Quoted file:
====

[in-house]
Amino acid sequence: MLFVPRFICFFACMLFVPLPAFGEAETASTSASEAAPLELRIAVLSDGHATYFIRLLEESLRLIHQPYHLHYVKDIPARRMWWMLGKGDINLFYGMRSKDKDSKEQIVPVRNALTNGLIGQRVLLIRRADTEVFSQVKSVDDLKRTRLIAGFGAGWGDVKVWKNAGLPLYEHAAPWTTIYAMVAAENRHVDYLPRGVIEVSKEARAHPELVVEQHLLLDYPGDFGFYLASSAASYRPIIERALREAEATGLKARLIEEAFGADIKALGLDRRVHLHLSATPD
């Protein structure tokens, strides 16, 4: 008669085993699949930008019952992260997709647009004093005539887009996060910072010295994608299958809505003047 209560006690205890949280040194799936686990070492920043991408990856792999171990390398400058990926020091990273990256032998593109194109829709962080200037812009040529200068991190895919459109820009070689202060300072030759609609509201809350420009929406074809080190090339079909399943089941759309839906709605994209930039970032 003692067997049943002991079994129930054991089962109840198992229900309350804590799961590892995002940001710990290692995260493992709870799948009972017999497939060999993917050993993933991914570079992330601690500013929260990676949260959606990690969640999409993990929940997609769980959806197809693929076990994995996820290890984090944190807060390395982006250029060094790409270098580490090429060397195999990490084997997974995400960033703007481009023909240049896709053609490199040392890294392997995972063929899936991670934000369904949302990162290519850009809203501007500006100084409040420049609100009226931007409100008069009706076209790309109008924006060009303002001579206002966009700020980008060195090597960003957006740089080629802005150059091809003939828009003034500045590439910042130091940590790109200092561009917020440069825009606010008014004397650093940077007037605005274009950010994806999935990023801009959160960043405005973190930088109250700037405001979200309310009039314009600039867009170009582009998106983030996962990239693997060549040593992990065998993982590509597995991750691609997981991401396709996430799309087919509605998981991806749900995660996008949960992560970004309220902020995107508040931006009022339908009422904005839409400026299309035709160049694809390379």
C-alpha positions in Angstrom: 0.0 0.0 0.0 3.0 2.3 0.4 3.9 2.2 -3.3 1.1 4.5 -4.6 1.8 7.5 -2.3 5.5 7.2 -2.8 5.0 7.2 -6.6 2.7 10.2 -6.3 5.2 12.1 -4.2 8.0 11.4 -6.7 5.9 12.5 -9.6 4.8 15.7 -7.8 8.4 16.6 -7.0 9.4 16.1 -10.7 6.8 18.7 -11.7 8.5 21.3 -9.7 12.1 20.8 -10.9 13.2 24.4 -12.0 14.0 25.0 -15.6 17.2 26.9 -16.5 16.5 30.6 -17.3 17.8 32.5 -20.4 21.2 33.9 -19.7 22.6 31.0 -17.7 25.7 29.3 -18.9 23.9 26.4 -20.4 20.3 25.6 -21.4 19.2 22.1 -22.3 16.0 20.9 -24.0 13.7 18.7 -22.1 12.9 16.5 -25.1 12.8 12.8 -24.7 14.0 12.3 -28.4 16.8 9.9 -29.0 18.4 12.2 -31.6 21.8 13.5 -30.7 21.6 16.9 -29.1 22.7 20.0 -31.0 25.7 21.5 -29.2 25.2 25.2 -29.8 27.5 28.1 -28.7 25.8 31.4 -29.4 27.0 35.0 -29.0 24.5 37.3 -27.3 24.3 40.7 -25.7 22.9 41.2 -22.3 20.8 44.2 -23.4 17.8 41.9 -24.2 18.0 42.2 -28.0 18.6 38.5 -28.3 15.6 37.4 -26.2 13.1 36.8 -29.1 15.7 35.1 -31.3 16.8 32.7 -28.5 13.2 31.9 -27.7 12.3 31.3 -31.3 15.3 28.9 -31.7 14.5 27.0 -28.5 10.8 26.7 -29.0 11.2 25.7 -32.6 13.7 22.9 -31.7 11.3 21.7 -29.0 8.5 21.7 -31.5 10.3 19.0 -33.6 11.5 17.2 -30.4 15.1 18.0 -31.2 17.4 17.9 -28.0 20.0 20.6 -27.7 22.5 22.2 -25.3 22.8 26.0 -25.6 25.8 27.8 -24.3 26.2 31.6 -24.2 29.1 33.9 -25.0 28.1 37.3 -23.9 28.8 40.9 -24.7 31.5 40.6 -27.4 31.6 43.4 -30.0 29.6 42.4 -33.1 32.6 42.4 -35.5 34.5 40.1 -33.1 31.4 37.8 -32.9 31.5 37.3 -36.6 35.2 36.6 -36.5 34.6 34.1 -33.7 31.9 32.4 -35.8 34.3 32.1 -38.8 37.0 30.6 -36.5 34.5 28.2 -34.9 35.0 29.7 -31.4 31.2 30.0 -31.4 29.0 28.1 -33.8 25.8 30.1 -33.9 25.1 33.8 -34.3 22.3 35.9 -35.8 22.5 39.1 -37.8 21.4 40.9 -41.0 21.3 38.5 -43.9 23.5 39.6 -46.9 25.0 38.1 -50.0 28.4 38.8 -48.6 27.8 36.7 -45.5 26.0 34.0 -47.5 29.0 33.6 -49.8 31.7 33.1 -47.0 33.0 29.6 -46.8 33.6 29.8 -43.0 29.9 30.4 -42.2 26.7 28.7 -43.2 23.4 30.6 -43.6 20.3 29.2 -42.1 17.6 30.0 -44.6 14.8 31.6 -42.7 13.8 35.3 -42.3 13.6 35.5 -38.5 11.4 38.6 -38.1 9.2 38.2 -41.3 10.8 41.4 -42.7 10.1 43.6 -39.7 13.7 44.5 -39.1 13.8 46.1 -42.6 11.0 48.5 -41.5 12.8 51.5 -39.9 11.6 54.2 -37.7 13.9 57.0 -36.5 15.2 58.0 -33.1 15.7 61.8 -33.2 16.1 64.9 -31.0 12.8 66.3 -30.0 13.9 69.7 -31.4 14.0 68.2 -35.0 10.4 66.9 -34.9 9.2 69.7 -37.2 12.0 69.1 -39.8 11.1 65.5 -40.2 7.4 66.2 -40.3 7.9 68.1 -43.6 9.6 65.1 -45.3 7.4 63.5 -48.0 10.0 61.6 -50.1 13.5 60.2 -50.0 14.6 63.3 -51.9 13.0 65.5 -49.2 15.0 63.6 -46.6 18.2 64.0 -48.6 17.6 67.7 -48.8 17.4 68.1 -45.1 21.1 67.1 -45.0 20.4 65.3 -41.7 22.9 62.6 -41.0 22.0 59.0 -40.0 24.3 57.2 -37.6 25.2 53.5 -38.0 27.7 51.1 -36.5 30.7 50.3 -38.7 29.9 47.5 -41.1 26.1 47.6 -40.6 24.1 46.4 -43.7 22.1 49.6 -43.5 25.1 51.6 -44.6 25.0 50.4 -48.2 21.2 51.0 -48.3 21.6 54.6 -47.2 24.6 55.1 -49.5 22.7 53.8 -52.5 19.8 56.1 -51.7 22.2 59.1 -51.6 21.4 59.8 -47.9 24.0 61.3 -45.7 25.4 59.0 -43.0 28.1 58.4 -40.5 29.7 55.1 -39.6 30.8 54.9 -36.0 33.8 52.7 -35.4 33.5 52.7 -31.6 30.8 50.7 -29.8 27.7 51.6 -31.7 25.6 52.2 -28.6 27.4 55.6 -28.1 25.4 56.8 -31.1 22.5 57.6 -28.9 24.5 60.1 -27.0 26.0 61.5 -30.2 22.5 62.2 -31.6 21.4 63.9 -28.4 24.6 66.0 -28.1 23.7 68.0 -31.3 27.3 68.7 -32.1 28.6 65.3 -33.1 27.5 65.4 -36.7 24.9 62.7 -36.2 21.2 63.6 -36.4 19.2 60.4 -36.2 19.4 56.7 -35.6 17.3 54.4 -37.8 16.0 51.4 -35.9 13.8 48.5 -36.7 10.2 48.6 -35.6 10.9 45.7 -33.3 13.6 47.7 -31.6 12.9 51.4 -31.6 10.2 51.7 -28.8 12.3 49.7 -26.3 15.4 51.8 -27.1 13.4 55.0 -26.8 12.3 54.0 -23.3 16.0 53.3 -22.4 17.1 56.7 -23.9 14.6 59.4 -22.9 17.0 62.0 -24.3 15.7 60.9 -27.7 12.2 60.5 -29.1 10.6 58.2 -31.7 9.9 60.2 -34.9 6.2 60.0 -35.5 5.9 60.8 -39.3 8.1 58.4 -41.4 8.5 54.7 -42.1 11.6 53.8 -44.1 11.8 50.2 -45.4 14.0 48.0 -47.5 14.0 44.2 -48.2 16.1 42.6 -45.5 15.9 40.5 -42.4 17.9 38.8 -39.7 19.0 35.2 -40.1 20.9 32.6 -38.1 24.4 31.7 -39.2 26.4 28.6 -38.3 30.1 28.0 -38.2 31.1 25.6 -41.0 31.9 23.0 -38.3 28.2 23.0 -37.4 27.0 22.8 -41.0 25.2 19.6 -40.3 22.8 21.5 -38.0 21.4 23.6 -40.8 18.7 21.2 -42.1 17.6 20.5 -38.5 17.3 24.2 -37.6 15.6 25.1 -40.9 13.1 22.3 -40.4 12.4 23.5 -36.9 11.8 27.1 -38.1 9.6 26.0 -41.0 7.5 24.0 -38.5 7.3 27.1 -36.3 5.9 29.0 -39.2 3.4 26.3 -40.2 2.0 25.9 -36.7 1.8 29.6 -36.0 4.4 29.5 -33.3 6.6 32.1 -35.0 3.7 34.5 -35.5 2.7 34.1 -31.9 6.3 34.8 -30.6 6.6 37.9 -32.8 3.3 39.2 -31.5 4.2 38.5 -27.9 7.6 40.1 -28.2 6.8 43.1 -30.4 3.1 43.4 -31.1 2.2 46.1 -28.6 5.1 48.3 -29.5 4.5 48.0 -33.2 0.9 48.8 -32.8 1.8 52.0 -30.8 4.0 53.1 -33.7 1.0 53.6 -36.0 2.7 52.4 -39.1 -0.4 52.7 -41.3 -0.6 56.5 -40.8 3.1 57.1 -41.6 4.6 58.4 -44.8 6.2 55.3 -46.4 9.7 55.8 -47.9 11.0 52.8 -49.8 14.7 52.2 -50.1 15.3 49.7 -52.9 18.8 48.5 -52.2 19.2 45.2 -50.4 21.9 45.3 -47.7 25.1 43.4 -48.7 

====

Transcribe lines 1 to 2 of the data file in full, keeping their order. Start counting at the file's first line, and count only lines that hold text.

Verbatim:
[in-house]
Amino acid sequence: MLFVPRFICFFACMLFVPLPAFGEAETASTSASEAAPLELRIAVLSDGHATYFIRLLEESLRLIHQPYHLHYVKDIPARRMWWMLGKGDINLFYGMRSKDKDSKEQIVPVRNALTNGLIGQRVLLIRRADTEVFSQVKSVDDLKRTRLIAGFGAGWGDVKVWKNAGLPLYEHAAPWTTIYAMVAAENRHVDYLPRGVIEVSKEARAHPELVVEQHLLLDYPGDFGFYLASSAASYRPIIERALREAEATGLKARLIEEAFGADIKALGLDRRVHLHLSATPD